In the Bitter New Washington

Pete Souza/The White House
President Barack Obama in the Green Room of the White House, October 2010

After an election, there’s inevitably a variety of pronouncements of politicians on what they “heard the voters say.” They and the various pundits largely “hear” an echo of their own previously held views and find vindication of their particular hobbyhorses. It’s a subjective and self-serving exercise.

There’s also the question of how representative the electorate of 2010 was: Was it the sign of things to come, or was it an aberration? The Democratic consultant Geoff Garin said in an interview, “The idea that these voters represent the center of gravity in this country is not correct, because the 2010 electorate didn’t represent the full range of American voters: it’s very different from the electorate of 2006.” By several accounts, it was older, whiter, and more conservative than the usual electorate.

It appears that in losing at least sixty-two House seats the Democrats got whacked by the center: that independents swung to the Republicans by a substantial margin, a phenomenon that started occurring in the spring of 2009, after the stimulus bill passed; and moderates voted for the Democrats in a far smaller number than in 2008. But the Republicans are in danger of overreading their mandate, just as George W. Bush did after he was reelected in 2004, and made his first order of business privatizing Social Security.

Senate Minority Leader Mitch McConnell, according to his press secretary Don Stewart, has been telling his Republican colleagues that the message of the election “isn’t that they love us; it was because they want us to stop things.” On the night of the election, McConnell issued a statement saying:

Americans have been speaking out for two years to cut wasteful Washington spending, reduce the size and scope of the federal bureaucracy, and help create sustainable, private-sector jobs…[and] we are hopeful the administration and Democrat leaders will change course.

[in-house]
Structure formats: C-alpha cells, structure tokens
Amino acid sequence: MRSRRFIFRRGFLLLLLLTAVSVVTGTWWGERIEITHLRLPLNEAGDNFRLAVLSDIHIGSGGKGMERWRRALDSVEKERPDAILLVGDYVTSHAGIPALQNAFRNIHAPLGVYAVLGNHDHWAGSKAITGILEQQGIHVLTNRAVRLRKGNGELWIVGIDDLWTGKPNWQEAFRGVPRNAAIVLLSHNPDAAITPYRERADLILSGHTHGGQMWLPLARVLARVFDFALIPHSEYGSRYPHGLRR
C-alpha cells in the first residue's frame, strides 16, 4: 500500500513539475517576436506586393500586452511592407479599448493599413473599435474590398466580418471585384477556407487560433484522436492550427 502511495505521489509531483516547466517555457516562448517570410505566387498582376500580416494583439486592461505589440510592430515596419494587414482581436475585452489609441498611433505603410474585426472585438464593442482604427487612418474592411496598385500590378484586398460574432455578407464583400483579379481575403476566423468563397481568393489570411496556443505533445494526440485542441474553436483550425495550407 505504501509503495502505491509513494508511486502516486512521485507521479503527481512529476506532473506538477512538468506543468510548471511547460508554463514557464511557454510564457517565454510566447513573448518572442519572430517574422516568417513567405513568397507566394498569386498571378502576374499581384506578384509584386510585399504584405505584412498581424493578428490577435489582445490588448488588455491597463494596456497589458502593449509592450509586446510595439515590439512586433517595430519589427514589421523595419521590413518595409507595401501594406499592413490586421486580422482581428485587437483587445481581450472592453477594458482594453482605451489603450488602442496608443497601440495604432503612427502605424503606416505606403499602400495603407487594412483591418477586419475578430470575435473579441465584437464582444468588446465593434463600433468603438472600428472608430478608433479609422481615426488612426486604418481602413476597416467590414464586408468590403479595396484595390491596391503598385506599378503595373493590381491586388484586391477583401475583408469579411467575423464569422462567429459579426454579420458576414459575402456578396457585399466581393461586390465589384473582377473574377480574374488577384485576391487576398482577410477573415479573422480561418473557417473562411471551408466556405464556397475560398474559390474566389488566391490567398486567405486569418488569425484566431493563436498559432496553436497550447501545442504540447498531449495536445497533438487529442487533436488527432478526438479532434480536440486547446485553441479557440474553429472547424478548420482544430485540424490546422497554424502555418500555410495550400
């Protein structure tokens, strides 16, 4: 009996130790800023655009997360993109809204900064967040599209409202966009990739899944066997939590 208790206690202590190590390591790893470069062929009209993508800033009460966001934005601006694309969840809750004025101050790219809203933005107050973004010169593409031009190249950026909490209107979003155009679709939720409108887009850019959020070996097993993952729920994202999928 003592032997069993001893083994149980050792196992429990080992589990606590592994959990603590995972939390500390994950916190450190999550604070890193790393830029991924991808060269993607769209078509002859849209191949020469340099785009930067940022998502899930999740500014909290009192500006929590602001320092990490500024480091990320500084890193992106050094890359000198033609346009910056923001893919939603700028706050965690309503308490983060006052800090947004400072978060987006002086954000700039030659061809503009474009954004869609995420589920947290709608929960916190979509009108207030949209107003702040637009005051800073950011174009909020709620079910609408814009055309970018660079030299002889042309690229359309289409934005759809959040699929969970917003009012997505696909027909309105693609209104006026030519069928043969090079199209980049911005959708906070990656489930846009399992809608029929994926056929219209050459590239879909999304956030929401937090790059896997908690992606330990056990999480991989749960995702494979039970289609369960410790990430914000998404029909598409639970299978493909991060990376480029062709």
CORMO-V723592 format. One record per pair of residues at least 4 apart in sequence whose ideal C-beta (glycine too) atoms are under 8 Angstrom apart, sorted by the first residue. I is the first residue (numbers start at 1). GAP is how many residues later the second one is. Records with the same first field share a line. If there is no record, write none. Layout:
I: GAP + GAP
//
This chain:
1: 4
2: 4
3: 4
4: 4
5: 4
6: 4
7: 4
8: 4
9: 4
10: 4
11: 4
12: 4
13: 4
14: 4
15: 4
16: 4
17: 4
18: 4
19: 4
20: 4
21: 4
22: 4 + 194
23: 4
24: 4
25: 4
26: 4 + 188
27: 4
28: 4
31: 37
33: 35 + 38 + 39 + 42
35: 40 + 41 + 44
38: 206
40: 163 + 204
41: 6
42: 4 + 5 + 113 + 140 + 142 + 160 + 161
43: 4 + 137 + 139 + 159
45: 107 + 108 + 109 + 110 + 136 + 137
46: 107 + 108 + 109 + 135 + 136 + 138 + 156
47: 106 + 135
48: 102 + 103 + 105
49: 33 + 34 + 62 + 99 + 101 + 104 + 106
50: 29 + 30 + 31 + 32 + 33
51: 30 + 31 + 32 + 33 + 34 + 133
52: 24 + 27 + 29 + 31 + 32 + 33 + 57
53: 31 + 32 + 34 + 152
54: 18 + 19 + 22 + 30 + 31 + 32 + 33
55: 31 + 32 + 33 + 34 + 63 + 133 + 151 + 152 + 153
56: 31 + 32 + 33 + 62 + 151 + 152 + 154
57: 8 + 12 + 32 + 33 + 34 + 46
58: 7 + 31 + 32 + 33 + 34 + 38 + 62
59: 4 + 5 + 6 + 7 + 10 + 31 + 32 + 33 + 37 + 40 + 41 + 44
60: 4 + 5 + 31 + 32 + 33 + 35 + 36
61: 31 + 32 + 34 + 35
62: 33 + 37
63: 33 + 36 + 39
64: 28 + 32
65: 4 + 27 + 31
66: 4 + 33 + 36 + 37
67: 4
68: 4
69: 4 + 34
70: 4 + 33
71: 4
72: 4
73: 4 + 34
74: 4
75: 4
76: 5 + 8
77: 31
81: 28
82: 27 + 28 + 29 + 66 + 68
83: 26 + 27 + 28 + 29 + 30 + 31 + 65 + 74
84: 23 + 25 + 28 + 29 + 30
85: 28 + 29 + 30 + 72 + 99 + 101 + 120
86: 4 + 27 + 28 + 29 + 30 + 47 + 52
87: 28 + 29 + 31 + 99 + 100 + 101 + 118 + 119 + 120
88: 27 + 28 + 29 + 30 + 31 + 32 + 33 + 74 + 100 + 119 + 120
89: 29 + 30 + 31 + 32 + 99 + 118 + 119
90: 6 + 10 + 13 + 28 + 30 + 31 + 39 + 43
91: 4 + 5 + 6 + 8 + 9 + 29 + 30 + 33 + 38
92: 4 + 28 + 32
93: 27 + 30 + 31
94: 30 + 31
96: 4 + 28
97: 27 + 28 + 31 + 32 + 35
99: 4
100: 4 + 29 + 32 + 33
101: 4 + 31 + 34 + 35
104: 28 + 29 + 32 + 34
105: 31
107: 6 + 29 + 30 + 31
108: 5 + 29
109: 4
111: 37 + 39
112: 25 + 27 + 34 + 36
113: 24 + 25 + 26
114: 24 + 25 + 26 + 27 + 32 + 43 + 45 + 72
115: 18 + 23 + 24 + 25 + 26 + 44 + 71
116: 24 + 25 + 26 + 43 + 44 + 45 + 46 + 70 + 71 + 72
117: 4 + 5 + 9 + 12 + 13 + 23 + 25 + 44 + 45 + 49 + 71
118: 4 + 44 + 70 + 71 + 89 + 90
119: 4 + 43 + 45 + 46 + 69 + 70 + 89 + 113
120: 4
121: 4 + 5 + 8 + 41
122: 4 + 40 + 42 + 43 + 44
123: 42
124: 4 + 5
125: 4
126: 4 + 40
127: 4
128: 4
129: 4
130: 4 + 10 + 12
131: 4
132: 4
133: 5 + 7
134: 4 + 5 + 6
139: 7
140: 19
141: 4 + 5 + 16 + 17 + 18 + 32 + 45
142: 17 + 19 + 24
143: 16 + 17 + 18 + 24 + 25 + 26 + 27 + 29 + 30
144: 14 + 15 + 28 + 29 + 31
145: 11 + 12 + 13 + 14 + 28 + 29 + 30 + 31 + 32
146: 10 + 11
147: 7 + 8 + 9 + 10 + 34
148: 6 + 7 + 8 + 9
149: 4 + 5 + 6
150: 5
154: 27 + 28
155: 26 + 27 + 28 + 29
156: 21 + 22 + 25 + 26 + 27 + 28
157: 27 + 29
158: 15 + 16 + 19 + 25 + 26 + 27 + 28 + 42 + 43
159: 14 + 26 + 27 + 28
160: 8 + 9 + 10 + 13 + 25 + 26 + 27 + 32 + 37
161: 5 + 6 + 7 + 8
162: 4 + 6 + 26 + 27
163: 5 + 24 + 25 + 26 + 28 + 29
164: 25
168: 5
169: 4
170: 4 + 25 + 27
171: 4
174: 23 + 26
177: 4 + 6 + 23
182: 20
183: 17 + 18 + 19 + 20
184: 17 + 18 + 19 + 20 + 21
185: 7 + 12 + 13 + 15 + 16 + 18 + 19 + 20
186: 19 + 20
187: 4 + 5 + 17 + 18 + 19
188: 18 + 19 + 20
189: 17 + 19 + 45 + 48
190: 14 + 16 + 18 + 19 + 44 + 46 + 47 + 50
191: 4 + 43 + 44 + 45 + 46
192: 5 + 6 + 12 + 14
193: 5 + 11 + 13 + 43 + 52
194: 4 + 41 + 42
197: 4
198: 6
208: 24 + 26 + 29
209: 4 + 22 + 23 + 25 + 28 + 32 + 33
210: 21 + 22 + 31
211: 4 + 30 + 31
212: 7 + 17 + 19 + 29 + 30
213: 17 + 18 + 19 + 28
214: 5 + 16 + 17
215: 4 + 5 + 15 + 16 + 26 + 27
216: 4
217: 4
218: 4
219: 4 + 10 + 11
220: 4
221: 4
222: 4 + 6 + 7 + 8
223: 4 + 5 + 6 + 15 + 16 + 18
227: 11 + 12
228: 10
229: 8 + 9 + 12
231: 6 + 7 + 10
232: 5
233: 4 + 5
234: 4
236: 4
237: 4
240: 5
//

The Senate Democrats, in their apparently poll-driven “Day After” statement, said they heard the voters saying that the two parties should “work together” (however unlikely that was) to improve the state of the middle class; at the same time they wanted the Democrats to “fight” (a word repeated often) for the middle class, to provide them decent jobs and education. They said that they heard the voters tell them that “the time for politics is over.” Numerous Democrats also privately blamed Obama for his air of detachment or for not seeming to understand the plight of those hurt by the recession; and many blamed the missteps of his ham-handed White House staff members.

The underlying factor of the election was of course the weak economy, but voters were heard to want varying things done about it; and beyond the economy there were voters who had a wide variety of conflicting views. Thus, the 2010 midterm election didn’t…

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